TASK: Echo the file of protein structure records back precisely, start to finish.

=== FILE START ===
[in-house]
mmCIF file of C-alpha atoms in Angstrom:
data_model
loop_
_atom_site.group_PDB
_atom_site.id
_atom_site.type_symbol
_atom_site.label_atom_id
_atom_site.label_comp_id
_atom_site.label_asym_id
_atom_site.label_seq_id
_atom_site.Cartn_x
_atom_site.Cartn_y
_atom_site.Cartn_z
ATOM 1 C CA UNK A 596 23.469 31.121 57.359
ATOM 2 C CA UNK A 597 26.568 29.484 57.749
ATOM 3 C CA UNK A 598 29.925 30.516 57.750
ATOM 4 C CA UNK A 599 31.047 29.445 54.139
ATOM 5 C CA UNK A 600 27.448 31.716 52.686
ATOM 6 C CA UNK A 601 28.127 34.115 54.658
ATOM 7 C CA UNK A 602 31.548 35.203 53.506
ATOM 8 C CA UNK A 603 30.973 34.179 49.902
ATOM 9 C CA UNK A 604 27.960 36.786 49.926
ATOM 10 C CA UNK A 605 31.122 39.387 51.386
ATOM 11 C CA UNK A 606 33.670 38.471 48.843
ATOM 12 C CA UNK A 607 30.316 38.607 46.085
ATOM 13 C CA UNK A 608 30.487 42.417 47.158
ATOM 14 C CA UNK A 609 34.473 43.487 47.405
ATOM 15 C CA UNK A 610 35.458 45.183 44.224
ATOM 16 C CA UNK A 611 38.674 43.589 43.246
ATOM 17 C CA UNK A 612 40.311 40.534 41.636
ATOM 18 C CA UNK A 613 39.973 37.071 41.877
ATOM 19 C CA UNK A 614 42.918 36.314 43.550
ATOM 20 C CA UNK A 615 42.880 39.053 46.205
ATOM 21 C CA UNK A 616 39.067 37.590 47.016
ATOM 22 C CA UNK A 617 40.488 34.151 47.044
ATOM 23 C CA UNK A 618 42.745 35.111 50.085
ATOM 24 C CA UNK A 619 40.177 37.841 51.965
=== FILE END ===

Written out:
[in-house]
mmCIF file of C-alpha atoms in Angstrom:
data_model
loop_
_atom_site.group_PDB
_atom_site.id
_atom_site.type_symbol
_atom_site.label_atom_id
_atom_site.label_comp_id
_atom_site.label_asym_id
_atom_site.label_seq_id
_atom_site.Cartn_x
_atom_site.Cartn_y
_atom_site.Cartn_z
ATOM 1 C CA UNK A 596 23.469 31.121 57.359
ATOM 2 C CA UNK A 597 26.568 29.484 57.749
ATOM 3 C CA UNK A 598 29.925 30.516 57.750
ATOM 4 C CA UNK A 599 31.047 29.445 54.139
ATOM 5 C CA UNK A 600 27.448 31.716 52.686
ATOM 6 C CA UNK A 601 28.127 34.115 54.658
ATOM 7 C CA UNK A 602 31.548 35.203 53.506
ATOM 8 C CA UNK A 603 30.973 34.179 49.902
ATOM 9 C CA UNK A 604 27.960 36.786 49.926
ATOM 10 C CA UNK A 605 31.122 39.387 51.386
ATOM 11 C CA UNK A 606 33.670 38.471 48.843
ATOM 12 C CA UNK A 607 30.316 38.607 46.085
ATOM 13 C CA UNK A 608 30.487 42.417 47.158
ATOM 14 C CA UNK A 609 34.473 43.487 47.405
ATOM 15 C CA UNK A 610 35.458 45.183 44.224
ATOM 16 C CA UNK A 611 38.674 43.589 43.246
ATOM 17 C CA UNK A 612 40.311 40.534 41.636
ATOM 18 C CA UNK A 613 39.973 37.071 41.877
ATOM 19 C CA UNK A 614 42.918 36.314 43.550
ATOM 20 C CA UNK A 615 42.880 39.053 46.205
ATOM 21 C CA UNK A 616 39.067 37.590 47.016
ATOM 22 C CA UNK A 617 40.488 34.151 47.044
ATOM 23 C CA UNK A 618 42.745 35.111 50.085
ATOM 24 C CA UNK A 619 40.177 37.841 51.965